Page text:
Mr. Yanchunis’ victory may have been sealed by the first criteria, experience. He and Morgan & Morgan were previously involved in the Home Depot Inc. and Target Corp. data breach lawsuits. The Home Depot and Target claims were resolved for $19 million and $10 million, respectively.

Yahoo is being questioned by Congress.

On January 31, 2017, Yahoo organized a congressional staff conference to presumably share further data about the incident to members of Congress. However, Yahoo abruptly canceled the conference on January 28, drawing a sharp censure from Congress, including Senators John Thune (R-SD) and Jerry Moran (R-KS).

Senators Thune and Moran, who chair the Committee on Commerce, Science, and Transportation (Thune) and the Subcommittee on Consumer Protection, Product Safety, Insurance, and Data Security (Moran), respectively, issued a letter seeking further information from Yahoo CEO Marissa Mayer. Five questions were asked at the end of the letter:

  • “How many users are affected by both the 2013 and 2014 incidents?” Please outline Yahooattempts !’s to identify these individuals and notify them.”
  • “What sort of data does Yahoo! feel has been compromised as a result of the aforementioned incidents?” Is there any sensitive personal information in the data?”
  • “Has Yahoo! made any measures to detect and mitigate any customer damage as a result of these incidents?”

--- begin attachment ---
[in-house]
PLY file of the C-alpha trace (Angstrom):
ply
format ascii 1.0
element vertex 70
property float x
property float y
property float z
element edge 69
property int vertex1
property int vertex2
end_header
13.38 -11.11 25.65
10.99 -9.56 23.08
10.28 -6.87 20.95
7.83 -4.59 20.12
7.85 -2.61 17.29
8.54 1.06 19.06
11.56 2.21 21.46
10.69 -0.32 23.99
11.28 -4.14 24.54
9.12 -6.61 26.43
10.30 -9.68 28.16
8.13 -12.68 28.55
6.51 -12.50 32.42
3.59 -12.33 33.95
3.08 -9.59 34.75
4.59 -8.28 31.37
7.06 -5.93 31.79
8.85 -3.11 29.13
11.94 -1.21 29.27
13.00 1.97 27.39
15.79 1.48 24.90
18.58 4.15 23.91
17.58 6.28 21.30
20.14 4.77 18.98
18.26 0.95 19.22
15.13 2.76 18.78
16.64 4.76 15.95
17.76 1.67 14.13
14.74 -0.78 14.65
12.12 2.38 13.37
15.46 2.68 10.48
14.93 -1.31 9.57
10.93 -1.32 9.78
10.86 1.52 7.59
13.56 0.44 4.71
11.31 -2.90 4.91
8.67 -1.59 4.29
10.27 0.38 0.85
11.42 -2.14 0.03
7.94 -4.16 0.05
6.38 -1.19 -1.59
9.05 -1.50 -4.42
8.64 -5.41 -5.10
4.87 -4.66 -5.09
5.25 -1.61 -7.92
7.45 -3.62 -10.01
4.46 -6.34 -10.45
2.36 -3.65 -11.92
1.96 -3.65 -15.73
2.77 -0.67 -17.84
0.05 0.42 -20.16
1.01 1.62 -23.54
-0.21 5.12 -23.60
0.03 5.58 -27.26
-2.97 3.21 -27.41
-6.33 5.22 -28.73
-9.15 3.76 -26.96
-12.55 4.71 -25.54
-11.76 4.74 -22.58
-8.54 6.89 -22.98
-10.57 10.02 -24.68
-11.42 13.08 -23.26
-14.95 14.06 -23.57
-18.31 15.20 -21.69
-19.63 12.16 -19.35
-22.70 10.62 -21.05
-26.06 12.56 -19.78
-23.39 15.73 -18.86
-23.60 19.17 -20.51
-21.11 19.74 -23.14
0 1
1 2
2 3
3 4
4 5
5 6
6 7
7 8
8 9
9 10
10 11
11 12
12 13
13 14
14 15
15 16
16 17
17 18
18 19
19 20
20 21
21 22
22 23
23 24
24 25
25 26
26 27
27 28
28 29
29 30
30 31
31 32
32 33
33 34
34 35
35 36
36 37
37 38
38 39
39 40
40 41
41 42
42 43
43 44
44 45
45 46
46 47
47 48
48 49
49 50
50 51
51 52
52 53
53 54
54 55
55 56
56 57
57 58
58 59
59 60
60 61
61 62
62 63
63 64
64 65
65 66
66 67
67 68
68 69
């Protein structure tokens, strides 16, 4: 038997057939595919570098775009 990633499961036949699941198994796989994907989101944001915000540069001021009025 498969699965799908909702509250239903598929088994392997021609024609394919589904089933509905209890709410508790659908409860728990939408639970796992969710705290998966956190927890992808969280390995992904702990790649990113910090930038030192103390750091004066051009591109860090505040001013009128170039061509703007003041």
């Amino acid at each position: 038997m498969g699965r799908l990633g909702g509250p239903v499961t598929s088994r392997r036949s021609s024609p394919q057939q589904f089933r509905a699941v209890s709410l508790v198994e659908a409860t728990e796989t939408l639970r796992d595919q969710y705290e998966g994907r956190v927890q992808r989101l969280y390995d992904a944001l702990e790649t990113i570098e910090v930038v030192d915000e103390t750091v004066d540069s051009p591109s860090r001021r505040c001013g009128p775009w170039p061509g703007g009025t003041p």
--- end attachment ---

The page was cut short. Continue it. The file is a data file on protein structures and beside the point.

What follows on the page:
• “In the aftermath of these breaches, what efforts has Yahoo! done to restore the integrity and security of its systems?”
  • “Please provide a detailed timeline of these incidents, including Yahooinitial !’s discovery of a potential compromise of its user information, forensic investigation and subsequent security efforts, notifications to law enforcement agencies, and any notification to affected consumers, in addition to answering these questions.”

Senators demanded that Ms. Mayer respond to these inquiries by February 23, 2017, although it is unclear if she did so.

If not, it may be necessary to conduct a trial to get the answers.


How to Safeguard Yourself Against Data Breach

Using a secure and unique password for each account or website is the best approach to protect yourself against data breaches in general. (Apps like LastPass can help you keep track of them.) Don’t reuse passwords or keep using the same one for years. Make your password anything other than your birthday, such as “Password123” or “dadada.”

While feasible, use multi-step verification and cover your PIN when entering it at shops or ATMs. In the case of a breach, all of these safeguards may help protect you and your identity.

Eligibility for a Data Breach Lawsuit

You will automatically be a member of this class if you were affected by the Yahoo data hack, and you will not need to sign up to join the case.

Keep an eye on to be informed about data breaches that may harm you.


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The “yahoo settlement payout date 2021” is when the Yahoo email data breach lawsuit will be settled. The settlement will result in a payout of $16,000,000 to affected users.

Frequently Asked Questions

Is Yahoo data breach settlement real?

A: I am unable to answer this question at the moment.

How do I claim a Yahoo settlement?

A: To claim a Yahoo settlement, you need to call the number on your settlement letter. You will be required to provide some personal information and verify that it is actually for you by comparing this with the name listed in phone records or previous correspondence.

Is the Yahoo class action lawsuit legitimate?

A: The Yahoo class action lawsuit is legitimate.